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What is so wrong...

post #1 of 27
Thread Starter 
I understand the drive to be a chef in a hotel or restaurant. Hey, I did it myself. But is it wrong to want a career in a chain restaurant? I have an opportunity to be a kitchen manager at Applebee's.

It's still in food and beverage. I want out of hotels. Is it wrong to want to transition to this segment of the industry?
post #2 of 27
There's no shame in working.

Let me edit to add.. there's a niche for everyone and we don't all fit the same mold, thankfully. I don't want to work in a restaurant environment, I prefer retirement communities so that I can nurture the residents and their families as well. Does that make me less of a chef? I'm just as creative and knowledgeable, just choose a different venue.
post #3 of 27

Wrong? Wrong according to who exactly? I doubt the almighty would have a problem with it.

Wrong according to the chefs in here? I would guess not exactly wrong, more like a general

opinion that it would be a step DOWN for you, and having been in a more creative and prestigious

position in high end previously, that you might not be happy on a corporate line at all.

(As it happens a position I've been in recently myself. )

 

All that said, only you can decide whether you're ready to join the corporate infantry.

If nothing else, you'll learn speed and pressure and economy of movement you may not

have had to develop at your previous--which can usefully widen your skillset.

Also, there can be security /stability in an established corp--especially one like Applebee's,

who together under the DineEquity umbrella with their sister IHOP, make up the worlds

largest restaurant chain.

On the other hand, you might also want to inquire as to HOW they do things-- as many

of these chains are tending more and more to formulaic, invariant menus, pouring sauces

and soups out of bags, potatoes out of a box, etc, "fast food" techniques that you may have a.....

if not moral, certainly artistic problem with serving to your paying public.

 

Point is....right or wrong really doesn't enter into it, what does is what you want.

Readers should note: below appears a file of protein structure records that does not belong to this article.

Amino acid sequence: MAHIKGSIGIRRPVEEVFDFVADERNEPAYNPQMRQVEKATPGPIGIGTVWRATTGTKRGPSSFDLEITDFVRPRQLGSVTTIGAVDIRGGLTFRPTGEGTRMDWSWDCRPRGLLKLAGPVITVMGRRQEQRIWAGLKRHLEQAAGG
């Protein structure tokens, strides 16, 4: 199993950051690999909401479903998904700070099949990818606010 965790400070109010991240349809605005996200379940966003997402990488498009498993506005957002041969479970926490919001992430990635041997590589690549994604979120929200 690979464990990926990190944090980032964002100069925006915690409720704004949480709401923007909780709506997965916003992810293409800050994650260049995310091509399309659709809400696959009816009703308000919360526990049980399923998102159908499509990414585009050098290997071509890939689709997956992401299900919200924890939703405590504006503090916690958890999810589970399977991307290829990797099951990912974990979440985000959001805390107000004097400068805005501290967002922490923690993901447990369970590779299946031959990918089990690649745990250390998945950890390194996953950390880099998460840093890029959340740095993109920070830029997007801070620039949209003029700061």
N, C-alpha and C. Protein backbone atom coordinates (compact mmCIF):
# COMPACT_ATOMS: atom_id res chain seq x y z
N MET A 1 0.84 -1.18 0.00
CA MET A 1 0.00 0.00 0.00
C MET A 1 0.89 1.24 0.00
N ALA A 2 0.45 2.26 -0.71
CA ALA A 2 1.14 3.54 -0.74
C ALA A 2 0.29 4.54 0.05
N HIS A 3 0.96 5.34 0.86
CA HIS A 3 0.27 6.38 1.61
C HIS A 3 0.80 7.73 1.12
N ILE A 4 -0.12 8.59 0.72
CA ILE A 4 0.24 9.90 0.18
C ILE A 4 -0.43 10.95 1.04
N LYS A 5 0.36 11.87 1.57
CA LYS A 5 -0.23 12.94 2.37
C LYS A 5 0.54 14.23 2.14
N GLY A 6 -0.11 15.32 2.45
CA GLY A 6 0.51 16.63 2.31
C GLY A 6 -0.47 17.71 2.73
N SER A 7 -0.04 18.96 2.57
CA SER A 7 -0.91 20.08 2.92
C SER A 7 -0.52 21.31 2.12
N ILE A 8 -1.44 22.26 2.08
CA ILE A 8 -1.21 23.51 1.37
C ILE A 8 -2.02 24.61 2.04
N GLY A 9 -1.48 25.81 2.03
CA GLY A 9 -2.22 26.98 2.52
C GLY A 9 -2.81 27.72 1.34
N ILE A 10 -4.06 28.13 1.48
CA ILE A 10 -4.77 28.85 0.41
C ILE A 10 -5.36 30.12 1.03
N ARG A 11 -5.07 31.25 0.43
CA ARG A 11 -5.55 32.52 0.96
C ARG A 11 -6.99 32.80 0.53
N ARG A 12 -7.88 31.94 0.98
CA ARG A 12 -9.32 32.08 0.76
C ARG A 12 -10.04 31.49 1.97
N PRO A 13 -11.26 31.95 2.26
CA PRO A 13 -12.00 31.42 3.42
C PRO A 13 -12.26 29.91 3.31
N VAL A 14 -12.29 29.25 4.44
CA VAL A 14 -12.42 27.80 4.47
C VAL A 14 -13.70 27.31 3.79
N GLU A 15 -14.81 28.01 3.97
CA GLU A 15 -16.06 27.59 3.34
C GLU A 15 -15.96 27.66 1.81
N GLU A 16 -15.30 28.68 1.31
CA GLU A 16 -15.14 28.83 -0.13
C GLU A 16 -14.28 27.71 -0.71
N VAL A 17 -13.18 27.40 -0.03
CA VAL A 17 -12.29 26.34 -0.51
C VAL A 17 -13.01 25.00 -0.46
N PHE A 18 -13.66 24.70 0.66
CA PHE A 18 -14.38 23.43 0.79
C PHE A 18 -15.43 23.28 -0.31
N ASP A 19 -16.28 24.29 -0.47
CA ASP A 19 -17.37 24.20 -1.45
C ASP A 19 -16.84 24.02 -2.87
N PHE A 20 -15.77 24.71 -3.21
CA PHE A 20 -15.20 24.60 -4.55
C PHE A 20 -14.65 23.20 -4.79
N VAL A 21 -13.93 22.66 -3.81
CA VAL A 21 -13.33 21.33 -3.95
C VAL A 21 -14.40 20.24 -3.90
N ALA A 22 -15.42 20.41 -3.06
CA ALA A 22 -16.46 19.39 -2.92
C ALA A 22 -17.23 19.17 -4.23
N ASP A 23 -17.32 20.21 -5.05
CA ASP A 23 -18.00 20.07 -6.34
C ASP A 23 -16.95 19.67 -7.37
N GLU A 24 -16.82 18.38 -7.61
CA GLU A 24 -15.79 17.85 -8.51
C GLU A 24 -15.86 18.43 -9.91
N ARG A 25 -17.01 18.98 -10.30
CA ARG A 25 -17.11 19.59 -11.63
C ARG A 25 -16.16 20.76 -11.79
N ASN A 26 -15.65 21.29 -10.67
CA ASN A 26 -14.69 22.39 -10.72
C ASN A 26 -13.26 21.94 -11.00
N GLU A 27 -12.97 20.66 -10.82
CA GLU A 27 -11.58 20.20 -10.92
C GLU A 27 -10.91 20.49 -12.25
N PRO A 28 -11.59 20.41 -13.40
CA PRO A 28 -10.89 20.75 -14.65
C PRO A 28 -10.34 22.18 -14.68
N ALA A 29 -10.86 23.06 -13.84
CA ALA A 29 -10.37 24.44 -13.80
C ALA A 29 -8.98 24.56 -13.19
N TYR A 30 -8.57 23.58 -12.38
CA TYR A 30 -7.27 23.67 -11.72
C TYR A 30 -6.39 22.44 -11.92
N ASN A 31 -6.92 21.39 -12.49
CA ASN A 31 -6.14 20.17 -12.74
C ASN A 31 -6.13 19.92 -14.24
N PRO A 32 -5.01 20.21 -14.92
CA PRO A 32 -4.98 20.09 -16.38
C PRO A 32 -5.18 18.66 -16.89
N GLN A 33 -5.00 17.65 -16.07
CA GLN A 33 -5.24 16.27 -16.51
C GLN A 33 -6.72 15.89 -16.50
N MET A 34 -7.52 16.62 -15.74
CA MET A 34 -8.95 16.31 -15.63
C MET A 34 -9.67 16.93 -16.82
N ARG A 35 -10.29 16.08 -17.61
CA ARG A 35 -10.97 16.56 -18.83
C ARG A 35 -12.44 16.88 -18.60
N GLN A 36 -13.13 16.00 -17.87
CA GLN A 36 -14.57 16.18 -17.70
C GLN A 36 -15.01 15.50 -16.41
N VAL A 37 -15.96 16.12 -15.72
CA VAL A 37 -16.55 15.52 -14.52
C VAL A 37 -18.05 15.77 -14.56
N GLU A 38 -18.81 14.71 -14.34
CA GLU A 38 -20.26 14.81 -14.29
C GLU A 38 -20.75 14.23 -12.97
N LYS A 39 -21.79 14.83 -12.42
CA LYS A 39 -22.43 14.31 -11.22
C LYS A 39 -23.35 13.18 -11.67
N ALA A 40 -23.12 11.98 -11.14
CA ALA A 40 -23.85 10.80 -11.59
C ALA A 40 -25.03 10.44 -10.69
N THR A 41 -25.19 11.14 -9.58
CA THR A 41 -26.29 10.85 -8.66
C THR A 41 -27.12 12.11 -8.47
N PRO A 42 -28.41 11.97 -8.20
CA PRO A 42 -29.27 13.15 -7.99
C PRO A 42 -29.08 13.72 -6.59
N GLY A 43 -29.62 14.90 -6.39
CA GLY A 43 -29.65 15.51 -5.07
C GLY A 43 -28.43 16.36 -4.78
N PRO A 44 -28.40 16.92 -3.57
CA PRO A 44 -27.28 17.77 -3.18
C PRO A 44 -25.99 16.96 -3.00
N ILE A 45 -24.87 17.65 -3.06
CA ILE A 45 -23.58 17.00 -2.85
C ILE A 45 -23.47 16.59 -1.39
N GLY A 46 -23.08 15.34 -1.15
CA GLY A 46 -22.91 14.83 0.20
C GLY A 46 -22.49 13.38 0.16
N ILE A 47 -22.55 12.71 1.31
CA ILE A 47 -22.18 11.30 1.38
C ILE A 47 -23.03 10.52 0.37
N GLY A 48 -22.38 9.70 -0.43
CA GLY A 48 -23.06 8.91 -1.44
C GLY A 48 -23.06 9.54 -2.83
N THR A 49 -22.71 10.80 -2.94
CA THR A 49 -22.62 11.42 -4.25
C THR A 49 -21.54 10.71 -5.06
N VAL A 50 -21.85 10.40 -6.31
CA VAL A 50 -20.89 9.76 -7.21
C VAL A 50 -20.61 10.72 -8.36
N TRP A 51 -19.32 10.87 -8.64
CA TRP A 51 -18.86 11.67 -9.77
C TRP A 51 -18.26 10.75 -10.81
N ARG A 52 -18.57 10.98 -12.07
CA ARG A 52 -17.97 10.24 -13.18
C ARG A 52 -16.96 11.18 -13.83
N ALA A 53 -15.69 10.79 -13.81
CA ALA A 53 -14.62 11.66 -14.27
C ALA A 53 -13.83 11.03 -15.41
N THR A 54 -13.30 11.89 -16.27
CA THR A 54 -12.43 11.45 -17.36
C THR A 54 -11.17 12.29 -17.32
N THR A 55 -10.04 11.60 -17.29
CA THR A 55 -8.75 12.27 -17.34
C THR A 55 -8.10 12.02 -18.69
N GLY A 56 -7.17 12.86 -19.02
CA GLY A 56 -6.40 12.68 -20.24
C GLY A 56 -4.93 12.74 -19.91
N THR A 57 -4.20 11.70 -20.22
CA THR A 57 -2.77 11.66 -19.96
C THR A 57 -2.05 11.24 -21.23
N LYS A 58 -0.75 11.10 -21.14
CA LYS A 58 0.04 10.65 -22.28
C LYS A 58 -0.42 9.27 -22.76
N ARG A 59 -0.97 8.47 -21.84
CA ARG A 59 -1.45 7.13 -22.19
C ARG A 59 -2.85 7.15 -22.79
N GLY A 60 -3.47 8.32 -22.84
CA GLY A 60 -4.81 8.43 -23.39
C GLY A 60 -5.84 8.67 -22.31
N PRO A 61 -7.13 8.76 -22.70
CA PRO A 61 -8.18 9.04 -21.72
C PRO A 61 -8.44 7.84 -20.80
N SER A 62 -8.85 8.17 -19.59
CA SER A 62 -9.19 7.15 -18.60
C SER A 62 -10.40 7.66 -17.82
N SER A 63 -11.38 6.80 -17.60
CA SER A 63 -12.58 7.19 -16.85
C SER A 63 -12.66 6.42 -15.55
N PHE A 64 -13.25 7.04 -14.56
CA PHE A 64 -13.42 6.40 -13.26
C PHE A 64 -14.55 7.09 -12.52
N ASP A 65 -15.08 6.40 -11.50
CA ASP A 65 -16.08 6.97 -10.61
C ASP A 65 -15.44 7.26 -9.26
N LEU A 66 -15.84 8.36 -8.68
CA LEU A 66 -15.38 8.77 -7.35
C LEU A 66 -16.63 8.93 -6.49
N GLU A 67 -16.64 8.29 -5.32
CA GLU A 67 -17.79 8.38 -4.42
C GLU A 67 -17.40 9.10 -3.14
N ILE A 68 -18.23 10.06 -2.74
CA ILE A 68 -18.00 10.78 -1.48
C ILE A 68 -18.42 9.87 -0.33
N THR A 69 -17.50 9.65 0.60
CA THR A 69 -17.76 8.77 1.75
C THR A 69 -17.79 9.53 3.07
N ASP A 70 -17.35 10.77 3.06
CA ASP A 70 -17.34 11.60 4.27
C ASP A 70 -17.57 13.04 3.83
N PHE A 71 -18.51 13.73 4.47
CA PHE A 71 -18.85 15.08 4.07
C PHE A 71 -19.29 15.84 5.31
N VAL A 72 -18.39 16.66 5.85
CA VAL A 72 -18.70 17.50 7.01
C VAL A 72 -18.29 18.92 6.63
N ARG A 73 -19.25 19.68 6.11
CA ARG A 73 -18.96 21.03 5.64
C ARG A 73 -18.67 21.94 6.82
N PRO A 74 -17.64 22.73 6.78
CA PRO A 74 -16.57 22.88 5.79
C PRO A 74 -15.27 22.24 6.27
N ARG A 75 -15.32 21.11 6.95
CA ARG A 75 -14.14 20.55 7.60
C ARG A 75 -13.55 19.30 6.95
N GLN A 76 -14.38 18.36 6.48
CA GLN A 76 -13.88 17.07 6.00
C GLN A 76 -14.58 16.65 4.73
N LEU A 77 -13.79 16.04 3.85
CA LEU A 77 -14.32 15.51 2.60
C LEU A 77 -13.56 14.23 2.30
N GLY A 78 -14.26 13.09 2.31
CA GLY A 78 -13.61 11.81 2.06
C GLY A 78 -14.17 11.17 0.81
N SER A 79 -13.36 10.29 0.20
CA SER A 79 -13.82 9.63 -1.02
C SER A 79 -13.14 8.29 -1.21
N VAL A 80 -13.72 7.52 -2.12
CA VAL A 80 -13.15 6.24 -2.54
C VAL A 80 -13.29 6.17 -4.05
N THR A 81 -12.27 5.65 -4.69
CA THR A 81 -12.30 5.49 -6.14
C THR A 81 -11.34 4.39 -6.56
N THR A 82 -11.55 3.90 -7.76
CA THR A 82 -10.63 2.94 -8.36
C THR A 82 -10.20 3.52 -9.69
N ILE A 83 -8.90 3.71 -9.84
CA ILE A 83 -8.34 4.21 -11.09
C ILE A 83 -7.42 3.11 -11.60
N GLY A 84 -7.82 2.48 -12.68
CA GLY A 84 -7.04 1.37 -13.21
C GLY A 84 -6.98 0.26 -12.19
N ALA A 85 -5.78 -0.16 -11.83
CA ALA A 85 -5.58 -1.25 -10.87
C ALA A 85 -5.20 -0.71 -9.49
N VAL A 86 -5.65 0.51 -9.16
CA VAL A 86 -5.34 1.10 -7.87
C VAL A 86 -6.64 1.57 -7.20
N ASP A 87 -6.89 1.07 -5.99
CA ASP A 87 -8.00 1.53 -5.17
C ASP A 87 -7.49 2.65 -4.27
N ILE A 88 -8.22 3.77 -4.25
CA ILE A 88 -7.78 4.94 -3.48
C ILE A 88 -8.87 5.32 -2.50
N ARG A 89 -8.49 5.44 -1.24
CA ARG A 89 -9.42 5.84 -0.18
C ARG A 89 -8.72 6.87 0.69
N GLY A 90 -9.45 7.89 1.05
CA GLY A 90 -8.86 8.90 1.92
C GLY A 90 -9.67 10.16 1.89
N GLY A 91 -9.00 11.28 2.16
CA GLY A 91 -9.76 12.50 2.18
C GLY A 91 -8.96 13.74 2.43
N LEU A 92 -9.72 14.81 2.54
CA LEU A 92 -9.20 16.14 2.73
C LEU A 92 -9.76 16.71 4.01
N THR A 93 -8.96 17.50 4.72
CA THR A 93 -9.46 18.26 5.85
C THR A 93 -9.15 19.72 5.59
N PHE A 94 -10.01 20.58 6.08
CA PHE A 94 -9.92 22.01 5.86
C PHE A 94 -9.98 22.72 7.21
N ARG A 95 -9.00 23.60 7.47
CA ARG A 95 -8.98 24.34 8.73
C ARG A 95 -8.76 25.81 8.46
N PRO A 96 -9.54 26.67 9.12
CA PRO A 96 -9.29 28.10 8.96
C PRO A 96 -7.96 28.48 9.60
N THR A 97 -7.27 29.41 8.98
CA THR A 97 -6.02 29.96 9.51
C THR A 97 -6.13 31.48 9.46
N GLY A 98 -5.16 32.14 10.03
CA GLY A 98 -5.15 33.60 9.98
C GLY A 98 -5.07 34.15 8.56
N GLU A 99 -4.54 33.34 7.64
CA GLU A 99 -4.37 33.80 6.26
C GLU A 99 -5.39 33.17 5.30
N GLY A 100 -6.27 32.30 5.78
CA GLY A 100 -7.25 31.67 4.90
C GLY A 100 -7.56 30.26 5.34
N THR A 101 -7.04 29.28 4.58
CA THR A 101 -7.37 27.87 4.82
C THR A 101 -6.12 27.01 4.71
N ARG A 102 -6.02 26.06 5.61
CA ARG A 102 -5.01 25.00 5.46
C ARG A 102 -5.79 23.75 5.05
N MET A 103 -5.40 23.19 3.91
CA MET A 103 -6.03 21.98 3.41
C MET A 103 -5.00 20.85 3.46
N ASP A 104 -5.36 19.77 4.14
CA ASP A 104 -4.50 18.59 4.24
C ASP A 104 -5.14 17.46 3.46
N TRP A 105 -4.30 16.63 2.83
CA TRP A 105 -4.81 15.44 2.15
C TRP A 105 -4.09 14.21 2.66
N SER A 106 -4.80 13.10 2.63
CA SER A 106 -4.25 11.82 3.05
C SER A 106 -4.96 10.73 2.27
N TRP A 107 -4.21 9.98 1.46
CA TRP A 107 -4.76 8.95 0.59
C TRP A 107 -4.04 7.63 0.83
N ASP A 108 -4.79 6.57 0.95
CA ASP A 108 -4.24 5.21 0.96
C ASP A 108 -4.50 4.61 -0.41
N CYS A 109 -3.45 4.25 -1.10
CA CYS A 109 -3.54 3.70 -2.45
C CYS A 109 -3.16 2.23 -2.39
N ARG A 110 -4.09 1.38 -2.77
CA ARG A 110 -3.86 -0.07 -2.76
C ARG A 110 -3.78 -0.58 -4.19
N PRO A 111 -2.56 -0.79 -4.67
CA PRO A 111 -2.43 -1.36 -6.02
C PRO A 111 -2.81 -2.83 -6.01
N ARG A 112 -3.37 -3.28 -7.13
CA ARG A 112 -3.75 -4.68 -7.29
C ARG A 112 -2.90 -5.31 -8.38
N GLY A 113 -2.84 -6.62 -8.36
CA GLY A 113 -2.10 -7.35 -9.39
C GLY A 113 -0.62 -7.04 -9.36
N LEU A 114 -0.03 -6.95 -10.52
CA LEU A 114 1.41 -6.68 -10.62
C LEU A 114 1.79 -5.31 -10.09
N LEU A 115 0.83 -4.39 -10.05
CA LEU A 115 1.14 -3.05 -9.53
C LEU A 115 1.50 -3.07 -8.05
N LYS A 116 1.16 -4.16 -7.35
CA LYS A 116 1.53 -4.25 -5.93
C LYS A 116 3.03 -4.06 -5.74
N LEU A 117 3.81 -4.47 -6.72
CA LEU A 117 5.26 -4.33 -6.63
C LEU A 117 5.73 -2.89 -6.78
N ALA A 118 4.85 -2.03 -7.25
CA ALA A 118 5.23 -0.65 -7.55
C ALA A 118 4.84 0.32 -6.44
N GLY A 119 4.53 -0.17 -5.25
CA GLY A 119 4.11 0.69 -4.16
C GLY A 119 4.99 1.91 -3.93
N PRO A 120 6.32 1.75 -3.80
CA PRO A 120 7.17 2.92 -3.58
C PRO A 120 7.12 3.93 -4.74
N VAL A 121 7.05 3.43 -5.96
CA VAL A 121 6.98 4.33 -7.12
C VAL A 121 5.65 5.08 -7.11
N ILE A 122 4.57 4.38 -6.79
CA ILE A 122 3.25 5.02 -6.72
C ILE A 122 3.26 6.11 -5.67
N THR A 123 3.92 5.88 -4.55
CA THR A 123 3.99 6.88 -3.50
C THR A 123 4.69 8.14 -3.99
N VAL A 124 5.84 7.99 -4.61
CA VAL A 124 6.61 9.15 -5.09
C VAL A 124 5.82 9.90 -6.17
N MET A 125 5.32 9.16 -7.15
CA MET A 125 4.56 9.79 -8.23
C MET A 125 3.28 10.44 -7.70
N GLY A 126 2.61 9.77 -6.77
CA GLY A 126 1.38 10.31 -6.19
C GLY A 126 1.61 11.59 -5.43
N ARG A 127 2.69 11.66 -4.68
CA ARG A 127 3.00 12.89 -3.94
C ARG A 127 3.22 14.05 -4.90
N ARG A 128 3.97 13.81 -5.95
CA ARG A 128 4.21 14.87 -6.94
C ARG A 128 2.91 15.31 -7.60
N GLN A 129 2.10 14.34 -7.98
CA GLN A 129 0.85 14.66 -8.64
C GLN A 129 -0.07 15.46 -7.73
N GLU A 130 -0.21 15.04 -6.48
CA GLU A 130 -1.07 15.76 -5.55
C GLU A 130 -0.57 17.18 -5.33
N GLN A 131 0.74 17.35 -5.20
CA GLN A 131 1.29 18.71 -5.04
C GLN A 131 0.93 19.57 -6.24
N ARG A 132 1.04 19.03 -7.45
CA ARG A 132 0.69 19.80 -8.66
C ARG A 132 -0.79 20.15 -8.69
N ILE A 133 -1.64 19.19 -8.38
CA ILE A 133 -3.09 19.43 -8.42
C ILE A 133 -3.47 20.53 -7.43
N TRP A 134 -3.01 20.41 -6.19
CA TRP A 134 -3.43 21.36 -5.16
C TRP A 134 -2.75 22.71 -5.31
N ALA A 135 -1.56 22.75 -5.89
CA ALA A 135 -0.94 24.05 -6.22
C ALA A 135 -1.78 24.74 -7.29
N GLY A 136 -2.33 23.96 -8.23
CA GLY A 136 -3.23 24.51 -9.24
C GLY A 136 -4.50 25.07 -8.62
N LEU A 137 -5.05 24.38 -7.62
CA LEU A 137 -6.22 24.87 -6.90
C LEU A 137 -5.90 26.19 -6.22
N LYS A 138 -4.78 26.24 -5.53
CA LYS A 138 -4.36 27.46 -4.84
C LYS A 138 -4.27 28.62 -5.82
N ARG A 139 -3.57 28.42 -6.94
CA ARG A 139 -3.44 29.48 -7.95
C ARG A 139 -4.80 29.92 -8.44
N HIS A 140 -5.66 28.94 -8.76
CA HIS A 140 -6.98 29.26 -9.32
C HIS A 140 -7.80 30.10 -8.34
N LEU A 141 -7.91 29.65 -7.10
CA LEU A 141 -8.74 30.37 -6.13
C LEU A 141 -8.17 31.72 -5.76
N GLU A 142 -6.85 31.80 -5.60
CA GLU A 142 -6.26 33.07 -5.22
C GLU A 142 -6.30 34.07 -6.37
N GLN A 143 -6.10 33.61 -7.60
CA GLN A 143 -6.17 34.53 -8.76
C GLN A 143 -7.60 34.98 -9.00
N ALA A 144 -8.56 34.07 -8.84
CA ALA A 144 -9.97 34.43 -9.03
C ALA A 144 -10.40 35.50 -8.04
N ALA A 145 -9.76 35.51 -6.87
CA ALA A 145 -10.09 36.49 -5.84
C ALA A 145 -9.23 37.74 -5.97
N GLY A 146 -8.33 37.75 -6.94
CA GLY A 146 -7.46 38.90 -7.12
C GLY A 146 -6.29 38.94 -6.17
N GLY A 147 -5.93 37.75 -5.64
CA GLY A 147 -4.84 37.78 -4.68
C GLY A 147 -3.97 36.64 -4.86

--M

post #4 of 27

No, it is not wrong. 

 

It depends on what your goals are. If you want to run a corporate kitchen there are many benefits. Usually health insurance, job stability, upward mobility, etc. If you value creativity, "art," independence, passion, etc, then maybe no, it might not be a good fit. 

 

It just depends on what you want to do. 

post #5 of 27
Thread Starter 
With being a new single parent of 9 month old twins I need stability, insurance, etc. It's odd that I sacrifice "creativity" for upward mobility. Personally, for the welfare of my kids I'd stick my head in a drive-thru window if need be. Many moons ago (almost 20 years) I was an assistant kitchen manager at Sizzler.

Tasting the management ranks in a Las Vegas hotel is amazing. I loved it. I love being a responsible parent more..

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post #6 of 27

I don't think anyone's saying that you must sacrifice creativity for upward mobility, just that you're

not likely to enjoy that creativity in an environment where the menu, ingredients and execution

are worked out in advance by corporate collars and mandated to the stores collectively.

I'm in agreement with you watching out for your young family, but even if the bills are paid and

the mouths are fed, trust me its much harder when you're miserable  at work, or bored to the brink of madness.

post #7 of 27

I think it depends on if it will truly make you happy. 

post #8 of 27

What is important here is for you to decide where and what you want to do.